The inevitability of the film’s success was hardly inevitable to Daniels, a producer-turned-director who produced (and many say co-directed) the Oscar-winning MONSTER’S BALL in 2001. “I didn’t know it was going to work out this way”, Daniels confessed in a post-screening interview by film and literary critic Janet Maslin. “Studio execs were brainwashing me, telling me that a film about the sexual abuse of an overweight black teenage girl would never work in the marketplace”, he continued. “For a long while, it looked as if the film would go straight to DVD.”
And then came the Sundance Film Festival….not only did it win the Grand Jury Prize and Audience Award (along with a special nod to the actress Mo’Nique), but the film’s buzz attracted the attention of two high profile opinion makers, the wildly successful African-American filmmaker Tyler Perry and talk show hostess/media czarina Oprah Winfrey, who both have put their considerable clout behind the film and publicly associated it with their respective black and white female audiences. With these two media titans on board and with the strong critical and audience response to the initial Sundance screenings, Lionsgate came on board as distributor at a reported $6 million buy-in. It became clear that this would be positioned as the indie favorite for a major push for the Oscar and other award nods.
But for Daniels, it is the story, not awards glory, that attracted him to the project. “I read the book and it sucker punched me”, he declared. “I knew that world and these people. I begged the author to let me try my hand at making a film out of her material, but at first, she was reluctant….afraid that the film version would detract from the power of the book. However, after she saw my directorial debut SHADOWBOXER, she said that she felt she could trust me to tell this story.”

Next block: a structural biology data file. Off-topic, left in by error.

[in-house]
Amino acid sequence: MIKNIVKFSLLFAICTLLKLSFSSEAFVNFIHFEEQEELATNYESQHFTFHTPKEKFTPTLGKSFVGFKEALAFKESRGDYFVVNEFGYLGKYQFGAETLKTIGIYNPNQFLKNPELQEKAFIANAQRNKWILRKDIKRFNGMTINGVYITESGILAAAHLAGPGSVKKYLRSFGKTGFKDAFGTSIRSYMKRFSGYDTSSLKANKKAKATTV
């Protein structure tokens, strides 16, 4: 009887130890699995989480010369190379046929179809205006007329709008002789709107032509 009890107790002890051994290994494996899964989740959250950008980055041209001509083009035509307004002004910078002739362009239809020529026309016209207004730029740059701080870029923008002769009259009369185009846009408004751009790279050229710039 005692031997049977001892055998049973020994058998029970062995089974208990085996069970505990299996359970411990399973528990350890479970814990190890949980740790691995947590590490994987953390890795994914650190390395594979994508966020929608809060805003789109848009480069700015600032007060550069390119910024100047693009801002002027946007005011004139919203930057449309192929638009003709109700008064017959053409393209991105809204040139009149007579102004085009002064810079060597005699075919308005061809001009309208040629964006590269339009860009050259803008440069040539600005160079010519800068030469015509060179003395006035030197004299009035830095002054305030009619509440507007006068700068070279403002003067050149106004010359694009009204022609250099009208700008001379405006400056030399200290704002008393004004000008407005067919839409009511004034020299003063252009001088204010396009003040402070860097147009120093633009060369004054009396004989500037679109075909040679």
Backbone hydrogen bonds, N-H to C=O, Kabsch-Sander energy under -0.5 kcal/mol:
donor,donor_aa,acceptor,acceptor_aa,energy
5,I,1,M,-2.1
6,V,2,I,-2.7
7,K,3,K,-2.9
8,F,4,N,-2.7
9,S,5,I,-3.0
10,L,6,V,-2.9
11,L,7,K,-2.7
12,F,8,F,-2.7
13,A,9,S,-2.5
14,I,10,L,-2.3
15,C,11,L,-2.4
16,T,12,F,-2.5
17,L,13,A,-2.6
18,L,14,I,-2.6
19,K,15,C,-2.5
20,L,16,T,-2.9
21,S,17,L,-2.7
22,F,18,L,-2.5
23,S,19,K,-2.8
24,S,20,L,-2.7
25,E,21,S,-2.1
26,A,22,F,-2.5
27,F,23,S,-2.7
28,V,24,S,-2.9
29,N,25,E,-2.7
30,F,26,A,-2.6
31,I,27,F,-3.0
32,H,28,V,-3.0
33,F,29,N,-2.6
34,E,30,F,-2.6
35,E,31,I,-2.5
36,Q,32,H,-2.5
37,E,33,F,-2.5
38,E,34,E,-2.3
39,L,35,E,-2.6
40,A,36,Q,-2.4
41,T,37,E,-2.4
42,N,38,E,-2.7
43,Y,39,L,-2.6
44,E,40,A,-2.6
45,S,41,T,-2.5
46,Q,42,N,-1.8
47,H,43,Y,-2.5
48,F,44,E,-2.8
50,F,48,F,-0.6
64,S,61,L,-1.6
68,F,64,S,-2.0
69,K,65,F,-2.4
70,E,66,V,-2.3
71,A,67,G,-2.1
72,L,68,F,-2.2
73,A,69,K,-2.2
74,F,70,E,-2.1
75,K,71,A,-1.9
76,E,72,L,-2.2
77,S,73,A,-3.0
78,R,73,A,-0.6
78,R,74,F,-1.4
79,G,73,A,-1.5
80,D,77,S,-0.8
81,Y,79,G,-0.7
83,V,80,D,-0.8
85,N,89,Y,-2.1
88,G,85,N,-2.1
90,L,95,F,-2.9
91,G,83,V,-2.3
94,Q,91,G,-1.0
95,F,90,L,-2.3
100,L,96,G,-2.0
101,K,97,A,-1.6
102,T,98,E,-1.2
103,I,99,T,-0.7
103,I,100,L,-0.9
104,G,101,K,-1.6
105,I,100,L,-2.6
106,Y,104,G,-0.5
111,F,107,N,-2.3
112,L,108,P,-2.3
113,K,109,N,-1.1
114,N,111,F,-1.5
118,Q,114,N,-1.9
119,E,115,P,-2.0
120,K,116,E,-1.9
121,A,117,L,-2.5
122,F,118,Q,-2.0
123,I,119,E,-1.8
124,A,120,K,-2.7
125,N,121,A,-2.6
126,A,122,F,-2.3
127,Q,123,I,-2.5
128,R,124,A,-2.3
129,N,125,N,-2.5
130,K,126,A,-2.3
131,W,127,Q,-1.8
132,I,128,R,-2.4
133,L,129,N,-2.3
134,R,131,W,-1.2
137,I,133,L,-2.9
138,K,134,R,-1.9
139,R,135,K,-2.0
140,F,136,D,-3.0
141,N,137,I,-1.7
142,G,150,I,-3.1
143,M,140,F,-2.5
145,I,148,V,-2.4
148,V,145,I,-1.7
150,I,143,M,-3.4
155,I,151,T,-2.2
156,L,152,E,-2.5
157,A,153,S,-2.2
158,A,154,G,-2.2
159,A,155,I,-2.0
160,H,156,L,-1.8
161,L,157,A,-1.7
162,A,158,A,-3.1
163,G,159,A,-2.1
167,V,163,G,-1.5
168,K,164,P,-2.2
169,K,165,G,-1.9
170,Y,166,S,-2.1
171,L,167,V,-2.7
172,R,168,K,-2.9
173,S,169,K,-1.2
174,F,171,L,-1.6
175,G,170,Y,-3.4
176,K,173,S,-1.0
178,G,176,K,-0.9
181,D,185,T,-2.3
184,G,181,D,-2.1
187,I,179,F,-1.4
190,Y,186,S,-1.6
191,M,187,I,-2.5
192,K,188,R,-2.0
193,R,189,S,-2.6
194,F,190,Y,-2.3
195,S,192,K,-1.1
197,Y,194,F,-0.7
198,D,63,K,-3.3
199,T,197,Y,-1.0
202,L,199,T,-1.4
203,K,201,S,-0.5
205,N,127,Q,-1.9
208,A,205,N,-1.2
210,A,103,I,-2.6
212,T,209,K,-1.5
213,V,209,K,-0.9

That Daniels was able to tell this very urban tale, which is unashamedly of its time (1987) and its place (Harlem) and does not shy away from most of its characters speaking in “ghetto speech”, and make it universal, is mainly due to his offbeat casting. “I auditioned over 400 actresses for the role of Precious, looking first at non-professional teenage girls who worked at McDonald’s or other fast food joints”, he explained. “Then one day I was introduced to ‘Gabby’ Sidibe, an articulate college student who looked the part and had a little bit of stage experience, and I knew that I had found my Precious.”
His choice of the comedian and talk show hostess Mo’Nique is also striking, but he found her put-it-all-out-there style and troubling personal background to be the keys for the actress to understand the cruelty and the poignance of the mother, who could easily have been a monstrous cliché. Working with casting director Billy Hopkins (a former boyfriend and the co-parent of his two children), Daniels also made risky moves, inviting his friends Mariah Carey and Lenny Kravitz to take on supporting roles in which their glamorous facades were heavily camouflaged.
“I didn’t make this film for white America”, Daniels concluded in the on-stage interview. “I really intended it to explore a particular kind of urban black experience which I know about from my own past and family. But by telling my own truth, I realized that this is in fact a universal story that all types of people respond to. That has been the single most astonishing part of this journey, and whatever happens from now on, it has opened my eyes to the new ways that we need to define ourselves and the possibilities that lay ahead for both my community and America as a whole.”